How the new corporate tax laws could affect
independent owners of multiple practices
Financial season is in full swing, and practice owners are evaluating last year’s performance and setting goals for 2018. For many dentists, this includes growing their practice by adding new technology and additional operatories, or even starting up or purchasing a new practice location. Before multipractice owners take a bite out of their capital stash, however, they need to balance changes in spending and income with the financial implications of the new federal tax overhaul.
Multilocation practice models offer plenty of benefits to independent dentists. Operating several dental offices creates economies of scale for almost everything, including purchasing supplies, lab, services and staffing; having more power when negotiating reimbursement rates; and offering more in-house specialty procedures and longer office hours to better compete with DSOs. Multilocation practices also typically provide stronger systems, marketing, established policies and practice management efficiencies that make the business attractive to potential buyers in a sale or retirement transition.
While practice expansion seems like a solid investment, the new tax laws have the potential to complicate tax considerations for business owners—especially when considering equipment expenditures, partner earnings and business structure. Showing profitability and earnings growth is vital to obtaining credit, as is the dentist’s ability to manage a personal financial profile.
Most independent practitioners operate as a pass-through entity, which includes Schedule C, partnership and S corporation. The new tax laws allow for a “pass-through income” deduction of up to 20 percent, although higher earners might qualify only for a partial deduction—or none at all.
According to Cataldo Financial & Consulting Group in Philadelphia, young practitioners and married practitioners in single-income households will likely benefit most from this change.
For multipractice owners who cannot take this deduction, changing the legal structure of the business to qualify for the lower, 21 percent corporate tax rate might seem beneficial, but the advantages aren’t so straightforward. For example, there’s commonly a cost to incorporate the business, and assets and profits may be subject to higher taxes despite the lower corporate tax rate, meaning top earners could be further penalized.
“Even though the corporate tax rate is reduced, the shareholder dentist would need to withdraw funds through payroll or a taxable dividend,” says Angelisa Cataldo, a CPA at Cataldo Financial & Consulting Group. “A salary will be taxed at individual income rates, while a dividend will be taxed at 15 percent or 20 percent plus net investment income tax for certain taxpayers. This is a critical consideration because the practice income is usually the main income stream for a practice owner. In a C corporation situation, a dentist could pay a flat 36 percent to 44.8 percent on practice income taken as dividends, as a result of double taxation on the corporate profit and the subsequent withdrawal of income as a dividend.”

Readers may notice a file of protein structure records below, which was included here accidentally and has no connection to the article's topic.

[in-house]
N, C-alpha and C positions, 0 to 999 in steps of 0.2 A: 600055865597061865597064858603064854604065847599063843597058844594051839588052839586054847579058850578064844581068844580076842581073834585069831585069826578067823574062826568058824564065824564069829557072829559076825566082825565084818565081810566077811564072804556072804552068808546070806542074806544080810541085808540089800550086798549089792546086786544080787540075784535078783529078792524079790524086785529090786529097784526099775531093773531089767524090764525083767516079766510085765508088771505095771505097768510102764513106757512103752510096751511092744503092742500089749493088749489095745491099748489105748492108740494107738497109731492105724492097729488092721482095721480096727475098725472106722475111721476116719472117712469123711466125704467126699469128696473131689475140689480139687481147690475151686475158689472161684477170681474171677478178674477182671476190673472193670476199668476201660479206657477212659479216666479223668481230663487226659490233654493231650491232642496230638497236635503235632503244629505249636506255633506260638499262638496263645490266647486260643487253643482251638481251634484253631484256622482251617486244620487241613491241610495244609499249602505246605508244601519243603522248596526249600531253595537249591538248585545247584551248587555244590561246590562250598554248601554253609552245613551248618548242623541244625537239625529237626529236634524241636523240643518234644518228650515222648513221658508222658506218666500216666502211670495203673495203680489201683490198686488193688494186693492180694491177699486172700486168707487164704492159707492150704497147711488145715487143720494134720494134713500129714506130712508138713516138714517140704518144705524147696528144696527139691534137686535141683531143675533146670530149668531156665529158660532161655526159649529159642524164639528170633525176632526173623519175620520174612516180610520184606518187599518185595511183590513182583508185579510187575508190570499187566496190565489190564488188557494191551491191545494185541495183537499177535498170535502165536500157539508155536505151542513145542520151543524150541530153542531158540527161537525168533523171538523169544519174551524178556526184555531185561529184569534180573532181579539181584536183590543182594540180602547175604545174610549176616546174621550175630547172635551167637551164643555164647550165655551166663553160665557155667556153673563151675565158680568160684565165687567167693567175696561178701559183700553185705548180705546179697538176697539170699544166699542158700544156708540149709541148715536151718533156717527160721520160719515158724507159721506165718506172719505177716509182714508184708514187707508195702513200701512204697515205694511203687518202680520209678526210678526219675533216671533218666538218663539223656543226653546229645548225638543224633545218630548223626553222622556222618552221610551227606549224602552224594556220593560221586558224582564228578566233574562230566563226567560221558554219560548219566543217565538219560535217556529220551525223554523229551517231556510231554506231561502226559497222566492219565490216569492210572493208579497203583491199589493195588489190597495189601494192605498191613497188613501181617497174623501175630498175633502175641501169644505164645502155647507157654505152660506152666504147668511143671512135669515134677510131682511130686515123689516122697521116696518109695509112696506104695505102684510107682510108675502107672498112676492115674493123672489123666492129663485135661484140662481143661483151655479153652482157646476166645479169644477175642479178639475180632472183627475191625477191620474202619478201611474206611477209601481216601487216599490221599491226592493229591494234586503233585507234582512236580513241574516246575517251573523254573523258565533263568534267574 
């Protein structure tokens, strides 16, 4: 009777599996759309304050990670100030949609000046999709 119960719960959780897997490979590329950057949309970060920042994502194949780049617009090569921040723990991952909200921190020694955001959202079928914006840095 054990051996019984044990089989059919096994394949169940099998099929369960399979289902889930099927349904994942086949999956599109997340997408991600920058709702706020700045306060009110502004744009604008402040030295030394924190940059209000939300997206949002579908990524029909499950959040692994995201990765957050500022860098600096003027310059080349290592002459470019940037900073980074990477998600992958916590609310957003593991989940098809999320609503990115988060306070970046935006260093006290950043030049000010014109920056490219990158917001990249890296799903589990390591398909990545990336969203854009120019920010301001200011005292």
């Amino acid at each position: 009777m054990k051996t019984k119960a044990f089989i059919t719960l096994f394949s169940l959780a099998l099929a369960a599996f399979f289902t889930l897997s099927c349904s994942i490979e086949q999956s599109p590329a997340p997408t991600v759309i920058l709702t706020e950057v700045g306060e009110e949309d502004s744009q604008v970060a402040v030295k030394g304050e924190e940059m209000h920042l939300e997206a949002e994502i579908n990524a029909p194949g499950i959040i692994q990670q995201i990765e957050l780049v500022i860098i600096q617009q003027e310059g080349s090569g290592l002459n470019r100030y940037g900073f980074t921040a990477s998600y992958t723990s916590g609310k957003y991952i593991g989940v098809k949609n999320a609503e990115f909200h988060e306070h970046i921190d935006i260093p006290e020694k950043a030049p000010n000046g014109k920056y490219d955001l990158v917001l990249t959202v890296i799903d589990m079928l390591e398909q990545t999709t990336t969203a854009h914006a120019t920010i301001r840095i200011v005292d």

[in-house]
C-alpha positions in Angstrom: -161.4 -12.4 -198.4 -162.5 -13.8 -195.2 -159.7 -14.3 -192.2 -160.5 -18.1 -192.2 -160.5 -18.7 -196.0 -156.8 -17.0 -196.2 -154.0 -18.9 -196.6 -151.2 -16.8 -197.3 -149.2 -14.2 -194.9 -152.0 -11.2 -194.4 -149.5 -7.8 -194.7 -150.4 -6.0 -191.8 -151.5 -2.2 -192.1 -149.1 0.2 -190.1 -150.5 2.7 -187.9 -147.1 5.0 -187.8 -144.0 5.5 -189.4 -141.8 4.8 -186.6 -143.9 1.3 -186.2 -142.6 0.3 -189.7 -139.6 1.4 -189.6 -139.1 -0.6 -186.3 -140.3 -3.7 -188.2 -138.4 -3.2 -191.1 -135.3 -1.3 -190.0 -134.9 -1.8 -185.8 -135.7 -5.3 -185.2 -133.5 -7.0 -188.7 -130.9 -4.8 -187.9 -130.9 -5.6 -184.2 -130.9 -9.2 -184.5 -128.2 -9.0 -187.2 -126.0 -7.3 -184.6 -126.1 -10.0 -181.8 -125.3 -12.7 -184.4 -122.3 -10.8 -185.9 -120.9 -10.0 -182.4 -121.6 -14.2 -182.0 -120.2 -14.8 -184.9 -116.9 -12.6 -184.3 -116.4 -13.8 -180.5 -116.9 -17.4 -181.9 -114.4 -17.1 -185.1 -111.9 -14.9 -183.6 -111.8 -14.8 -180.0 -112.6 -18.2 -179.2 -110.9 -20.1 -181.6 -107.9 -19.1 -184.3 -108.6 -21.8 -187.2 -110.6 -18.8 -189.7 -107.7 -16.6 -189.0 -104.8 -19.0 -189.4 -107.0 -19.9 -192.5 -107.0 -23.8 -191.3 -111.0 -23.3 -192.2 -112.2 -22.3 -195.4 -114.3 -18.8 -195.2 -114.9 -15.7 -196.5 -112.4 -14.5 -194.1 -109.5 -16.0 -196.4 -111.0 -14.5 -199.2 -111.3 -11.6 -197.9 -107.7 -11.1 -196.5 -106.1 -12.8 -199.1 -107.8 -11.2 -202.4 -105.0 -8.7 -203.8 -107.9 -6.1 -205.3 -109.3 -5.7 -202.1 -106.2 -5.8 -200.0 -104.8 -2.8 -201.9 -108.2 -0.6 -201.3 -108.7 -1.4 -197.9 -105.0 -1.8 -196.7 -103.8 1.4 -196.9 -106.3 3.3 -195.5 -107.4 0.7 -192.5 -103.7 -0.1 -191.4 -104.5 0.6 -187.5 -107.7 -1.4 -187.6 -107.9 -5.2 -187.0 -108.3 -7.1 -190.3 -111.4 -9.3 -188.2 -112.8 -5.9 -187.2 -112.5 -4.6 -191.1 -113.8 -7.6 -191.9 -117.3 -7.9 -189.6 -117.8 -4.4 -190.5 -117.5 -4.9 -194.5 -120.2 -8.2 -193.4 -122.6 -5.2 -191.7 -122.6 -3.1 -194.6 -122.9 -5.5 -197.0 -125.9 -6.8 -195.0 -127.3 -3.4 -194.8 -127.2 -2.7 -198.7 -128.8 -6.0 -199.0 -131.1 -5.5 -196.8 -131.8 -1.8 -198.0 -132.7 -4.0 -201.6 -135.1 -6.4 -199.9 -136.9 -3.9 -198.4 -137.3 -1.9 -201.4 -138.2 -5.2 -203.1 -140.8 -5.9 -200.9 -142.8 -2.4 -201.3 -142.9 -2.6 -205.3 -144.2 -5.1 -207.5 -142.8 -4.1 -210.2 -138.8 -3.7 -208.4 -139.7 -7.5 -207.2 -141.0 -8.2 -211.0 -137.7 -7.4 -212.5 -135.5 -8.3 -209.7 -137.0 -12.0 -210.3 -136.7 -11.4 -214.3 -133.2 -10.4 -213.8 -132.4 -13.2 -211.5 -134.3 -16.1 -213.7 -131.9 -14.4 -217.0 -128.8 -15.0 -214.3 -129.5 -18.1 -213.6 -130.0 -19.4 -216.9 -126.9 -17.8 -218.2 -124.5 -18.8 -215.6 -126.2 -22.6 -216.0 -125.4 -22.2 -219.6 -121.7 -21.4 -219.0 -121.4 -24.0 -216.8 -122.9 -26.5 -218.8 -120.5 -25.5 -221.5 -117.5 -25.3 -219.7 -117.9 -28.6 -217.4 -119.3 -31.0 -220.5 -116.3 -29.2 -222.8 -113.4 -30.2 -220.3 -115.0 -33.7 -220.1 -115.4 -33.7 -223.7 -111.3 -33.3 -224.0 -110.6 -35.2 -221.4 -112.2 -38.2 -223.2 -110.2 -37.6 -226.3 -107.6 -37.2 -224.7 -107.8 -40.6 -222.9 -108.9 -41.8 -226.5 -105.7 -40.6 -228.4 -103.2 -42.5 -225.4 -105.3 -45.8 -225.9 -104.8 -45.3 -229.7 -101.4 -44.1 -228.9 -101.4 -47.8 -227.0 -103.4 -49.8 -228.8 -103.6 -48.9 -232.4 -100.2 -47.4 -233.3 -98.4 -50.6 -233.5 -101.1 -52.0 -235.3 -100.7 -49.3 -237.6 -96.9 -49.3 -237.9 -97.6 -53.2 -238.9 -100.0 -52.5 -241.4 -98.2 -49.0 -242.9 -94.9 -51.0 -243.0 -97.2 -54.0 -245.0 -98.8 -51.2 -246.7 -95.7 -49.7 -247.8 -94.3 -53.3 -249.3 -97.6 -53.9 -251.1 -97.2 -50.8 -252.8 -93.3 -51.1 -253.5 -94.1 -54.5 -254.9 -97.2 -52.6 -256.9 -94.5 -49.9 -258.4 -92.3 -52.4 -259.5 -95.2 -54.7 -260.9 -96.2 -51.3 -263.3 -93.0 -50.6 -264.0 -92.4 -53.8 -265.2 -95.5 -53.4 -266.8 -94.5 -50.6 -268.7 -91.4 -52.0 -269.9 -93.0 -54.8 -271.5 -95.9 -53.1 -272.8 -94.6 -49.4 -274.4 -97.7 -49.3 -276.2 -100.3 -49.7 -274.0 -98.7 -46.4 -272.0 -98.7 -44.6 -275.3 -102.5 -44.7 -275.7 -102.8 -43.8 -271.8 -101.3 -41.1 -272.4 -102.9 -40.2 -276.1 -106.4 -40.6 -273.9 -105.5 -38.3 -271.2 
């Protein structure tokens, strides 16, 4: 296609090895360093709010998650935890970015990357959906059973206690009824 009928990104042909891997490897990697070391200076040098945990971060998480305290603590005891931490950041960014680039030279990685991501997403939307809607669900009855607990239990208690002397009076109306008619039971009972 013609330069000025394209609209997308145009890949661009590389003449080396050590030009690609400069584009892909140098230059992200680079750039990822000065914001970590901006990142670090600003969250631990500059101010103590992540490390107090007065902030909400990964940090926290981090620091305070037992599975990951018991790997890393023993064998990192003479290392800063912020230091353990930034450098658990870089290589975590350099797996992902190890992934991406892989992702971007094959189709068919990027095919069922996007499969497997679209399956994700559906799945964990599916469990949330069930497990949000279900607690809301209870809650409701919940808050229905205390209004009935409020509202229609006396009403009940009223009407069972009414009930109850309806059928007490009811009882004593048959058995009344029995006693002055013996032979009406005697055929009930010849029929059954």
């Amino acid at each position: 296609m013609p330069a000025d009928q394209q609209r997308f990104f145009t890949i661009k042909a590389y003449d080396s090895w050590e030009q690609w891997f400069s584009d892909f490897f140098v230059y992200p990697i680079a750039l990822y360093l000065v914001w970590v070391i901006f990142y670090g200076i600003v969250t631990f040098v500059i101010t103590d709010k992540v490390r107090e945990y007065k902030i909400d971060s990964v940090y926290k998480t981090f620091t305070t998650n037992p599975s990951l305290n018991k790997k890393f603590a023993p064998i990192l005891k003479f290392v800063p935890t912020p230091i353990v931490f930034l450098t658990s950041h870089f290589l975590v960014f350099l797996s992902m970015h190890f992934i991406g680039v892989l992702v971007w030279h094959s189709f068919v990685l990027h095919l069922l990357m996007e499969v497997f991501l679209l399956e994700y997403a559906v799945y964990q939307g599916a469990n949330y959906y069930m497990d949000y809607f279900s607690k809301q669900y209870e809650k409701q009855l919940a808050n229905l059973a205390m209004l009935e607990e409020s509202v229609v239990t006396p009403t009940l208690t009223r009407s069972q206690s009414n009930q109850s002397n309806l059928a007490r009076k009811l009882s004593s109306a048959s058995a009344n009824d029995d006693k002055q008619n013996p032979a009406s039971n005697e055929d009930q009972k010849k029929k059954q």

Dentists planning to add equipment or technology to their practice will need to think about 2018 tax implications as well. The tax overhaul increases bonus depreciation of assets put into service to 100 percent, including used assets, and is automatically applied to taxpayers’ filings. Section 179 deductions for equipment placed in service increased to $1 million, with a phase-out beginning at $2.5 million.
“Taxpayers can take only one of these deductions, so they need to consult with their tax adviser about whether to elect Section 179 or bonus depreciation,” Cataldo said.
These adjustments can have a positive impact for dentists considering expanding their practice or upgrading the technology in older acquired practices that will require significant equipment expenditures. Cataldo noted that there could be further complications with using Section 179 in the form of a tax penalty if a dentist decides to incorporate the business and is paying loans for equipment that no longer has asset basis.
Consider this example: A practice owner purchased $300,000 in equipment in 2017 for which she claimed Section 179 and took out a $200,000, 7-year term loan. In 2019, the loan balance is $175,000 and the practitioner decides to convert her sole proprietorship to a C corporation. This transaction would result in $175,000 in taxable income because the IRS views the transaction as if the practice owner contributed assets of no value to the C corporation while transferring $175,000 of liabilities to the corporation.
The bottom line is that even though the new corporate tax reductions sound enticing, dentists should discuss their individual potential savings with their tax adviser and attorney before making any capital expenditures or acquisitions.